Archive for the ‘chavs’ Category
On reflection perhaps picking a subject as controversial as class for a first book was a bit cocky, particularly given I’m 26 and look about half that (“why isn’t Owen Jones doing his paper-round?” asked someone on Twitter when I appeared on Channel 4’s now deceased 10 O’Clock Live). At first I thought the book might just get a cursory mention in the odd column. But as it began to be taken up by every national newspaper I remembered a story I once heard: former Labour leader Hugh Gaitskell’s wife turned to him after a speech and said: “The wrong people are clapping.” What if the wrong people (i.e. not the Daily Mail) started booing?
The book had a straightforward aim: a contribution, no matter how limited or modest, to reopening a debate about class that has been shut down by the political and media establishment throughout my lifetime. But the reality is that the attention Chavs received far exceeded my expectations because class had already crept back on to the agenda. Indeed, if Chavs had been released just three or four years ago, it might have expected about half the coverage, even though the “chav” term was far fresher and – quite possibly – in broader circulation.
Read the rest of the article at the New Humanist website
One of the most frequent criticisms of my book is that it supposedly conflates ‘chav’ and ‘working-class’. They are two completely different things, the critics say. ‘Chav’ is a word widely used – and that includes by working-class people as well as middle-class people. Indeed it’s argued that working-class people hate ‘chavs’ – so in what meaningful sense can ‘chav’ be used to demonise working-class people?
Although the book is called Chavs: The Demonization of the Working-Class, it could easily have been called The Demonization of Working-Class Identity (not as catchy, admittedly). Polling organisation BritainThinks has just conducted a detailed survey into attitudes to class: a staggering 71% self-identified as middle-class, compared to just 24% who felt they had any working-class identity. But the most interesting – and disturbing – finding in my view was this:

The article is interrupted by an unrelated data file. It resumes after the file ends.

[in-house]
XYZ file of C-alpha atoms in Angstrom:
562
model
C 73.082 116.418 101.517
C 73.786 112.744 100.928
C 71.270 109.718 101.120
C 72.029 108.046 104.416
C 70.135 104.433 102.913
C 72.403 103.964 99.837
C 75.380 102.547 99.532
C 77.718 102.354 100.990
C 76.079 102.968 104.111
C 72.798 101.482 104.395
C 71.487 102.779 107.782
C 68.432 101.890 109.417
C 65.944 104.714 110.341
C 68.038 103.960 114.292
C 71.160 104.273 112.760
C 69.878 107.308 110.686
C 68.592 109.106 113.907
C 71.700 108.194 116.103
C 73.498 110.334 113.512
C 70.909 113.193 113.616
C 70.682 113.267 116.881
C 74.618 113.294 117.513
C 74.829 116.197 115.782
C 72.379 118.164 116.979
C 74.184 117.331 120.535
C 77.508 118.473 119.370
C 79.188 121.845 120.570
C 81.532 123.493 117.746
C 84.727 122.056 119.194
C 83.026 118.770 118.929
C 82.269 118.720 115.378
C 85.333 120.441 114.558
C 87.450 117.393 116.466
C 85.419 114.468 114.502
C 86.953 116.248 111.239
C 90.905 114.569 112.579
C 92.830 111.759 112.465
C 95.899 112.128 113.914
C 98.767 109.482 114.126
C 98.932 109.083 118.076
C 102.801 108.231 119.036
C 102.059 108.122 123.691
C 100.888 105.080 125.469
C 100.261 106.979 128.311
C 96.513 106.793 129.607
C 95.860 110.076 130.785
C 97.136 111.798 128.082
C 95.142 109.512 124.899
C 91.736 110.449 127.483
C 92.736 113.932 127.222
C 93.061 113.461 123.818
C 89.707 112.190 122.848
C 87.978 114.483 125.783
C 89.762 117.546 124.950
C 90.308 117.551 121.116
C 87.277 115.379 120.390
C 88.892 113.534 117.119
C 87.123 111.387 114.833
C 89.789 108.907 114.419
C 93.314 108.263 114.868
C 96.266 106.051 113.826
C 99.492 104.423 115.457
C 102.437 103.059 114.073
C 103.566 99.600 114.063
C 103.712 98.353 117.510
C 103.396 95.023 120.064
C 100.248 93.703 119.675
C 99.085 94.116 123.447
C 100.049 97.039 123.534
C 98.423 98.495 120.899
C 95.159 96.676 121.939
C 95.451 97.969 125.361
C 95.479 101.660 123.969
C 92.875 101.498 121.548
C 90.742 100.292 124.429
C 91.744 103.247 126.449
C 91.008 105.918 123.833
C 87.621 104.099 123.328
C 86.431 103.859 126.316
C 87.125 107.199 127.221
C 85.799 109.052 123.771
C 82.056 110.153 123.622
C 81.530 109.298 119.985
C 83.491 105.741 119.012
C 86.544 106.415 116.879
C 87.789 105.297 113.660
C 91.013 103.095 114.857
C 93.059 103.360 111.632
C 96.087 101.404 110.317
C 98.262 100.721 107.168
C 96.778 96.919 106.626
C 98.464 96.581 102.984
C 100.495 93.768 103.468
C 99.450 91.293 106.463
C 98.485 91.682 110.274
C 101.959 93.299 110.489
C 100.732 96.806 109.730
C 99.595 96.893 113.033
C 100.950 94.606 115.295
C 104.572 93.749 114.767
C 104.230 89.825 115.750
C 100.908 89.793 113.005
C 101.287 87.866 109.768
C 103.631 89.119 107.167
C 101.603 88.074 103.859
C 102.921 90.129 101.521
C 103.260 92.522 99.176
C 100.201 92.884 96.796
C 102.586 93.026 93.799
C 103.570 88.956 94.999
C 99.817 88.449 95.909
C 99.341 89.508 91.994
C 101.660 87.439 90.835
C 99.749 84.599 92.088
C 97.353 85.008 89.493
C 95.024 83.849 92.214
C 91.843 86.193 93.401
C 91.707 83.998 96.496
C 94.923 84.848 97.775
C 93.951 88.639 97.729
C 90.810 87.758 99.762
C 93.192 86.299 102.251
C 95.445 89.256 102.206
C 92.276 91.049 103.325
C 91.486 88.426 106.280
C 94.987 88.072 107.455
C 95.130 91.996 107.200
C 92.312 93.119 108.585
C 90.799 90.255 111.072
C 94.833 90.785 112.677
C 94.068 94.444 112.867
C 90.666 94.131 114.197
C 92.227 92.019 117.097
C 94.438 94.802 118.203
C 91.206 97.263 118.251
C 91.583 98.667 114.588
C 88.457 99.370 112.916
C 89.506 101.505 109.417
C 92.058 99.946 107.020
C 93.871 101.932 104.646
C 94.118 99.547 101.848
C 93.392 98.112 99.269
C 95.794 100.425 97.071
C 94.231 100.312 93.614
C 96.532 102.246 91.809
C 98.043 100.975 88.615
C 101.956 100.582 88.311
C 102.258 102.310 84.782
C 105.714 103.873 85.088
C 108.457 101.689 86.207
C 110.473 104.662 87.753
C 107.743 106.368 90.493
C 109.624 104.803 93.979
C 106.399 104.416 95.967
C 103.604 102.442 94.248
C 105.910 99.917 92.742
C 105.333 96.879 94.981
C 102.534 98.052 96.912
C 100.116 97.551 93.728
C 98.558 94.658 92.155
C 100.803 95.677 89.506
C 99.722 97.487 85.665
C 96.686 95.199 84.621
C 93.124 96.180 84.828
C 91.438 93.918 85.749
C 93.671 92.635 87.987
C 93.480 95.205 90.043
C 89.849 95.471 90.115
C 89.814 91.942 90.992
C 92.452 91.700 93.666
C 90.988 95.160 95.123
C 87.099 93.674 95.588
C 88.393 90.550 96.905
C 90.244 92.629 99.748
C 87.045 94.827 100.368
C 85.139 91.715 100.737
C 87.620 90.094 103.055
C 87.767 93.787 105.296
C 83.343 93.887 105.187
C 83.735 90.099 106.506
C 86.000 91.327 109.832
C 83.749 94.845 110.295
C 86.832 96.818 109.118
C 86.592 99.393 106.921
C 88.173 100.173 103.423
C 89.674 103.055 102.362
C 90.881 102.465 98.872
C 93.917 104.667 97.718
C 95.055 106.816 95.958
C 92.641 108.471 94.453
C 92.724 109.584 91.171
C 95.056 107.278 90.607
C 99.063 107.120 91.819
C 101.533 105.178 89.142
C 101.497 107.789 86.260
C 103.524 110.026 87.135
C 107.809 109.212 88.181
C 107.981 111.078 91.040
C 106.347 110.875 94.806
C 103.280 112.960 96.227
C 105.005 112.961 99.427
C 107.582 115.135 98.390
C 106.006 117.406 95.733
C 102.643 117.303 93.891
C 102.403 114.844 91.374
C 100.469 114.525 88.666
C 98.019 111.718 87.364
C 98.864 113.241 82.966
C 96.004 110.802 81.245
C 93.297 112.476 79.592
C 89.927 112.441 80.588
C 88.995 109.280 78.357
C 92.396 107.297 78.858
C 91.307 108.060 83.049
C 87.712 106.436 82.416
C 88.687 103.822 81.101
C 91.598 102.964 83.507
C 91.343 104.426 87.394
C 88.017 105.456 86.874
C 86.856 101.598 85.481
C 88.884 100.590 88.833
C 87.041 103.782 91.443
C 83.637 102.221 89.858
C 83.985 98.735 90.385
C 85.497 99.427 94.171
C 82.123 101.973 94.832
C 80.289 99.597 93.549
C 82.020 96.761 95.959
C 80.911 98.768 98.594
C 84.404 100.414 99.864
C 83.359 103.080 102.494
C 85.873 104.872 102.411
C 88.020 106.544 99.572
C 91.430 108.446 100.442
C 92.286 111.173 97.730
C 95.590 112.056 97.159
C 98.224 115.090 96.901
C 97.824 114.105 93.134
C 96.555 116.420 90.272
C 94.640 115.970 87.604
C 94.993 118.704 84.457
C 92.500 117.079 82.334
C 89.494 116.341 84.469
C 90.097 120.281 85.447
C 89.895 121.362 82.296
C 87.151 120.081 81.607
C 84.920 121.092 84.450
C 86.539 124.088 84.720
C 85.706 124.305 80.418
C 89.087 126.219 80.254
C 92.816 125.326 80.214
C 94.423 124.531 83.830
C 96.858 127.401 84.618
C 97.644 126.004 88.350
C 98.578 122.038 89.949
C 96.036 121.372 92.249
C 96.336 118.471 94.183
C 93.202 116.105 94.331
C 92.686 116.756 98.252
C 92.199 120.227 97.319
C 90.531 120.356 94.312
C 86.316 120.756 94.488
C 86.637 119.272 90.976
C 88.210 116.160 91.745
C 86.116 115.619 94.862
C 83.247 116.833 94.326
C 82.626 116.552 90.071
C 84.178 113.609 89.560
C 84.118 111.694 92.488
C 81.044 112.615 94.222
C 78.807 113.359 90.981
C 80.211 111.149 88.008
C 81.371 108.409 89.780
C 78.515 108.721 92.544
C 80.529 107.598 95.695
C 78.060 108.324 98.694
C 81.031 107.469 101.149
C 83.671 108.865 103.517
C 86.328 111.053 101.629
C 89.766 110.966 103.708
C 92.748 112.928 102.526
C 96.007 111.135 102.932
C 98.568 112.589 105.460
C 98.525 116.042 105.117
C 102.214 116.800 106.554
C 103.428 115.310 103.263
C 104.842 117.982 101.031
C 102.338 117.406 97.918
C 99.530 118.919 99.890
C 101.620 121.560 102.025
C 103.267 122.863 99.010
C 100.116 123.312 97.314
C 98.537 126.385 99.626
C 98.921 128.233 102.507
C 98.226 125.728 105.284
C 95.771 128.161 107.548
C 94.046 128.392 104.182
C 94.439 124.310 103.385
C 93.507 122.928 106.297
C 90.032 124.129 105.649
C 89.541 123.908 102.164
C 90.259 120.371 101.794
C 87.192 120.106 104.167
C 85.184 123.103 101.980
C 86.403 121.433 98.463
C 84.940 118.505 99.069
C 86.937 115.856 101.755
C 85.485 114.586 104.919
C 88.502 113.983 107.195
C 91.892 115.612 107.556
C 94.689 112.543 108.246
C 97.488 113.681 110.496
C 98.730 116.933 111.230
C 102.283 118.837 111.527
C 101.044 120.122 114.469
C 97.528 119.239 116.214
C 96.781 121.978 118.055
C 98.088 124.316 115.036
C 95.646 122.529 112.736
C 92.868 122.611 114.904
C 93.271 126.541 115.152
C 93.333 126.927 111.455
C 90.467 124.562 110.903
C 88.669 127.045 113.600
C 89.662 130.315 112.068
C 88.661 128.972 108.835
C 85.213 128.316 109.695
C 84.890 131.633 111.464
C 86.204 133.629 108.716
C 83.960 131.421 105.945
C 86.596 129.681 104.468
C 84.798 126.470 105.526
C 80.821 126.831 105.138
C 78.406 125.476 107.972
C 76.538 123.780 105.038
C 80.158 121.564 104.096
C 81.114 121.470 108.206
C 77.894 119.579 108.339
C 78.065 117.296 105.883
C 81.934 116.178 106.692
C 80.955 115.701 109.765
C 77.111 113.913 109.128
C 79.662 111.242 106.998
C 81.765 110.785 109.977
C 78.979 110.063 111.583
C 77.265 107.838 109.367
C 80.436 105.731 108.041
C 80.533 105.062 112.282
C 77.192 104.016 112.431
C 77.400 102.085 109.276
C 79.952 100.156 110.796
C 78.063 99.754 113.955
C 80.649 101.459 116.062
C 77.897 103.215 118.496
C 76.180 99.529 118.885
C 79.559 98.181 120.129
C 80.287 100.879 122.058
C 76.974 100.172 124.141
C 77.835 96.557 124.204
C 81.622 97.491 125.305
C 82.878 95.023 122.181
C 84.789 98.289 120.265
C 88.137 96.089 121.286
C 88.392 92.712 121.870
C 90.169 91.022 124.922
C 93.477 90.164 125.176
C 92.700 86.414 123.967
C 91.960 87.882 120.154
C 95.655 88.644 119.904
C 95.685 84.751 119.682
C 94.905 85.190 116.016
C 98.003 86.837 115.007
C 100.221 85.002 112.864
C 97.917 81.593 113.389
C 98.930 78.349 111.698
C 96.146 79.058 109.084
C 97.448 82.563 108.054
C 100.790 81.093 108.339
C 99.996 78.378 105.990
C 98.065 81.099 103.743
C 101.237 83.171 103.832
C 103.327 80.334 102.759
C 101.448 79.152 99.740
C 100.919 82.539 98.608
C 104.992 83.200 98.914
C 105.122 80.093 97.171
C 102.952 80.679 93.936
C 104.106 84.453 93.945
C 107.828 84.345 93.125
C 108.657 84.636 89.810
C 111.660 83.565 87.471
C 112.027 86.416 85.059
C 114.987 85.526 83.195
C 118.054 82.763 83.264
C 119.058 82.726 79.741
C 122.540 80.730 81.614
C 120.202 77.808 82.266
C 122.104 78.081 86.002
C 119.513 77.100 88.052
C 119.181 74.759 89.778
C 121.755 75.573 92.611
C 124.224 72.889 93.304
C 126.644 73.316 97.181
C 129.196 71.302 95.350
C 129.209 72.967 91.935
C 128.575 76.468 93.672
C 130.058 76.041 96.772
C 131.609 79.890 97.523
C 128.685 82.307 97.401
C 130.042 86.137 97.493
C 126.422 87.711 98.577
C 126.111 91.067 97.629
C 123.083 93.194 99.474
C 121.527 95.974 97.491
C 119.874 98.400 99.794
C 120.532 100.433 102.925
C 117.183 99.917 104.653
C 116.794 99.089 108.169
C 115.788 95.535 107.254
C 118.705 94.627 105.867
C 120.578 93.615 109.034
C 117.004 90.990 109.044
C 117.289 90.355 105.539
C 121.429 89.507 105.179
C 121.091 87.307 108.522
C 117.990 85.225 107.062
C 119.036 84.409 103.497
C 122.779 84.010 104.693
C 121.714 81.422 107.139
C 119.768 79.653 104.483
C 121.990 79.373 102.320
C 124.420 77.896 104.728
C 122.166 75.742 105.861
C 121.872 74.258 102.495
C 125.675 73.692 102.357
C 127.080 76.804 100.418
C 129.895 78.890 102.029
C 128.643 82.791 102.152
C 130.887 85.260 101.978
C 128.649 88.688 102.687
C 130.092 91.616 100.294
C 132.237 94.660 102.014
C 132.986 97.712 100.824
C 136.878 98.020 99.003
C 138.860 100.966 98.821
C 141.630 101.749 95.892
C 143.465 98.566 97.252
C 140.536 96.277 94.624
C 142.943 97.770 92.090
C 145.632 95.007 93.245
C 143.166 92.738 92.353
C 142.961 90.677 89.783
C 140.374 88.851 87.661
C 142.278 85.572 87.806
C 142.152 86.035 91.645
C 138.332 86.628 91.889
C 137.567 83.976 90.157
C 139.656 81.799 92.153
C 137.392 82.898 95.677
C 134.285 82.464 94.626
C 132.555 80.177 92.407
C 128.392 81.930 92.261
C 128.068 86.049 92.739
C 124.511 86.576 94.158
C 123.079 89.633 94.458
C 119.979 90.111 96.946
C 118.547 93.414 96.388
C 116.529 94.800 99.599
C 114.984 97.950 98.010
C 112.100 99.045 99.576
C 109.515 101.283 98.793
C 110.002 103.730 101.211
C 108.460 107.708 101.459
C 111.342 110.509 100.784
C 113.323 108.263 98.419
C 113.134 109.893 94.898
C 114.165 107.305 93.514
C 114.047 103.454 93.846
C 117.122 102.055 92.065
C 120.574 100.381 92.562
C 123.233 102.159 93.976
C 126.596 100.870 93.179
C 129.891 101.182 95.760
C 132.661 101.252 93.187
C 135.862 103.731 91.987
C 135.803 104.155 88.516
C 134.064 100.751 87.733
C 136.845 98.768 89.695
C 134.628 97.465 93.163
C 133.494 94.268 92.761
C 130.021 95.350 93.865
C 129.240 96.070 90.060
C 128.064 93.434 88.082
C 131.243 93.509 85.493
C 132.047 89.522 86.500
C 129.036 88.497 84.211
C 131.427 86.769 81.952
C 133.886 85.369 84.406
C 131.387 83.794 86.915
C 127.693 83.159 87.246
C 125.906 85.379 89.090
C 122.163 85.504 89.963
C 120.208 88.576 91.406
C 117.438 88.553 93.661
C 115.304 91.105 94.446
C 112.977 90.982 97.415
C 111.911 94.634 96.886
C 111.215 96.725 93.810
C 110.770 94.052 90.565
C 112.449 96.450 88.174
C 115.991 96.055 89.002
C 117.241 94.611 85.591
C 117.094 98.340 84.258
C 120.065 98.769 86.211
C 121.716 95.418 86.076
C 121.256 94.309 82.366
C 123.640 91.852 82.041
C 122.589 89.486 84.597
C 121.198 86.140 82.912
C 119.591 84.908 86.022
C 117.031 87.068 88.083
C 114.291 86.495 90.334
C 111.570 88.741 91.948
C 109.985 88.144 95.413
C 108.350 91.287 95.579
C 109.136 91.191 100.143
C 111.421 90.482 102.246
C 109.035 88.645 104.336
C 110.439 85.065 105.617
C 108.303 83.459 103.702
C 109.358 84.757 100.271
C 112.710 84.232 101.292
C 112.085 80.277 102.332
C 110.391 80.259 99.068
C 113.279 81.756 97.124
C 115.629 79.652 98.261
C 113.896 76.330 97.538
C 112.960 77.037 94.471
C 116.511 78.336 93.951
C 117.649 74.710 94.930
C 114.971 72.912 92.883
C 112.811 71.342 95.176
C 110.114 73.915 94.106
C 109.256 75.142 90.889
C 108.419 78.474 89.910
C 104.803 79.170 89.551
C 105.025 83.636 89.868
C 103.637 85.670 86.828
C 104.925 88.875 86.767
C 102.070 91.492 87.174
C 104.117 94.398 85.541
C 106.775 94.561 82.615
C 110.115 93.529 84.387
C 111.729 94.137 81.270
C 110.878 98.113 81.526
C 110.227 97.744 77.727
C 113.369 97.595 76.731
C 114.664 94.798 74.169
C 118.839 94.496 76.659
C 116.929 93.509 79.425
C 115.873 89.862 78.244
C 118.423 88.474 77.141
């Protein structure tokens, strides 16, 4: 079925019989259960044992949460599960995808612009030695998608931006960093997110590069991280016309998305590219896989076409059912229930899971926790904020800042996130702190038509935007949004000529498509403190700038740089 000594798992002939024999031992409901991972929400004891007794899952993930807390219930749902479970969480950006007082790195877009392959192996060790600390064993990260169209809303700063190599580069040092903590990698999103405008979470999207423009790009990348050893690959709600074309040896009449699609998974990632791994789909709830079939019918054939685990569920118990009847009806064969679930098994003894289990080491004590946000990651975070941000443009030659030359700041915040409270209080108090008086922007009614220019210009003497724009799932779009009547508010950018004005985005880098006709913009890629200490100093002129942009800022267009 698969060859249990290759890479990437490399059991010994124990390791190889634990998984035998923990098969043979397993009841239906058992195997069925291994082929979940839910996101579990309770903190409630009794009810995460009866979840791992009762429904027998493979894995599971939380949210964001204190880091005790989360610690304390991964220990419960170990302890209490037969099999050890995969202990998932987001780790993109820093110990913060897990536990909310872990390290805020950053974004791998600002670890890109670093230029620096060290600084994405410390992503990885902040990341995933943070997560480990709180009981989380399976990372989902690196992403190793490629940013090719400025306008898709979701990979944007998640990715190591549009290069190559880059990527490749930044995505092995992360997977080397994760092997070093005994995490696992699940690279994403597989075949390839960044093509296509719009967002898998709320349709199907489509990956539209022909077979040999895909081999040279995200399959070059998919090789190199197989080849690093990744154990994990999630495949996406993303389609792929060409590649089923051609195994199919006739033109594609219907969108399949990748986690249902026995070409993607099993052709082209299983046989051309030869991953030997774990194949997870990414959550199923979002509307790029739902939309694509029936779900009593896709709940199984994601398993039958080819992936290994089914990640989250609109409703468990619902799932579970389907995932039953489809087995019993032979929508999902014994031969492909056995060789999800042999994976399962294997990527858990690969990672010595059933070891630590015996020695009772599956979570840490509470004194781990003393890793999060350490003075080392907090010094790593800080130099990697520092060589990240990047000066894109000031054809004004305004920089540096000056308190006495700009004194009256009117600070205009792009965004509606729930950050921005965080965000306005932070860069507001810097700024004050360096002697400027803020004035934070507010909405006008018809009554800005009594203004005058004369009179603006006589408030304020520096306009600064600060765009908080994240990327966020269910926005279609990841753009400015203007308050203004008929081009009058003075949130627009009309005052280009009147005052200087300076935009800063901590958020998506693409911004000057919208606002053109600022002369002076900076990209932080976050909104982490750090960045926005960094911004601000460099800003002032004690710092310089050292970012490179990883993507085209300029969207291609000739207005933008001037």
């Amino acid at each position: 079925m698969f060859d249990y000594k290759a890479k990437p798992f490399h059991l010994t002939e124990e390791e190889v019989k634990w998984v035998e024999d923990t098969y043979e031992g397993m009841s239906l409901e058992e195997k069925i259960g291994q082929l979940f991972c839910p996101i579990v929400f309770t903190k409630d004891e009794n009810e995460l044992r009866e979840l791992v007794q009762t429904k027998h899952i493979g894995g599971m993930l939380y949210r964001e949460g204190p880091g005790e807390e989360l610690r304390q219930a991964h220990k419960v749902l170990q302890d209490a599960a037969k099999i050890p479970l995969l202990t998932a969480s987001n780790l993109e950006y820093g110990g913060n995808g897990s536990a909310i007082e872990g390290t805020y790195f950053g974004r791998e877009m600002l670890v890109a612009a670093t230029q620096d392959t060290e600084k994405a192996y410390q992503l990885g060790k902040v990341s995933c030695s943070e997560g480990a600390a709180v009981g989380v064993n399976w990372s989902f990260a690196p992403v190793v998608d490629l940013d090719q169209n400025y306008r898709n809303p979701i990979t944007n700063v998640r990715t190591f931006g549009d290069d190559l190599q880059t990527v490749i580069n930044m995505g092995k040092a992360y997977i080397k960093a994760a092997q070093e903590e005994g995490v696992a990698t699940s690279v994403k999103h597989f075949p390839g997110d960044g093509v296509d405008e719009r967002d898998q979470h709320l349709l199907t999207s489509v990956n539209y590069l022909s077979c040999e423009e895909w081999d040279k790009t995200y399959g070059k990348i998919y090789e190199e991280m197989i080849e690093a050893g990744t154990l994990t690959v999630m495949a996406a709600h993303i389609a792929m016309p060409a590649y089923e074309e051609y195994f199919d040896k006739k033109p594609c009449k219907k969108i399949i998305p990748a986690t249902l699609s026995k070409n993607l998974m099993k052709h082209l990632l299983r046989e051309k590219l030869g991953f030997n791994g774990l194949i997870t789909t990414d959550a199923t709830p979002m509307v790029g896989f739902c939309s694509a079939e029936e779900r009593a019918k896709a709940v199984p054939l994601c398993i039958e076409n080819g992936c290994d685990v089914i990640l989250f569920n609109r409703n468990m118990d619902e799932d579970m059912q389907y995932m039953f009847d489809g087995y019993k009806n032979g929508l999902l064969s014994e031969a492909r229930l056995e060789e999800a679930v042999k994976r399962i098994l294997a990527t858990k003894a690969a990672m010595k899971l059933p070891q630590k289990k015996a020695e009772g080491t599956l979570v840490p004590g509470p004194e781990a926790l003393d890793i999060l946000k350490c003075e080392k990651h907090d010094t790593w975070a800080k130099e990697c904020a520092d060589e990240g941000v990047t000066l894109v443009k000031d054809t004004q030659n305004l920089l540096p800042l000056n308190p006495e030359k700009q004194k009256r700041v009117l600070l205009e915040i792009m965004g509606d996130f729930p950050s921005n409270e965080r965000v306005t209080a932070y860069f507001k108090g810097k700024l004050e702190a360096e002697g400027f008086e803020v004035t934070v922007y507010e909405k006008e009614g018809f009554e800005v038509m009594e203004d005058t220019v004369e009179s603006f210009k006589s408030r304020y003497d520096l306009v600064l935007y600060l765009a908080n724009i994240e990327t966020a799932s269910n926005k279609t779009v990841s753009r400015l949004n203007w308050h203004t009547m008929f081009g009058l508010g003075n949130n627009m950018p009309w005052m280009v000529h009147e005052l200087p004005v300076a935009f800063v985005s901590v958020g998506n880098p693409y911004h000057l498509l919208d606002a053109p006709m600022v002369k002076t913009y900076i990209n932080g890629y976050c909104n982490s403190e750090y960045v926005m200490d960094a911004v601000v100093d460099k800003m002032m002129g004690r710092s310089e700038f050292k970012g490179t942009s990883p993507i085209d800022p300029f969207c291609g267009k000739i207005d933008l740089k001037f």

There was a strong feeling in the focus groups that the noble tradition of a respectable and diligent working class was over. For the first time, I saw the “working class” tag used as a slur, equated with other class-based insults such as “chav”. I asked focus group members to make collages using newspaper and magazine clippings to show what the working class was. Many chose deeply unattractive images: flashy excess, cosmetic surgery gone wrong, tacky designer clothes, booze, drugs and overeating. By contrast, being middle class is about being, well, a bit classy.
The ‘working-class’ label was no longer something people felt that they could be proud of. Far from it: it had become effectively synonymous with ‘chav’. For that reason, many who most of us would describe as clearly working-class rejected the label because they felt it was a pejorative. The demonisation of working-class identity has had an impact on the attitudes of both and working-class and middle-class people. With a political consensus that we should aspire to become middle-class, and with few positive representations of working-class people, this is as unsurprising and it is depressing.
I’ve written a piece on BritainThinks’ report on attitudes to class in modern Britain; there’s others point I want to make, so I’ll cobble something more detailed together this week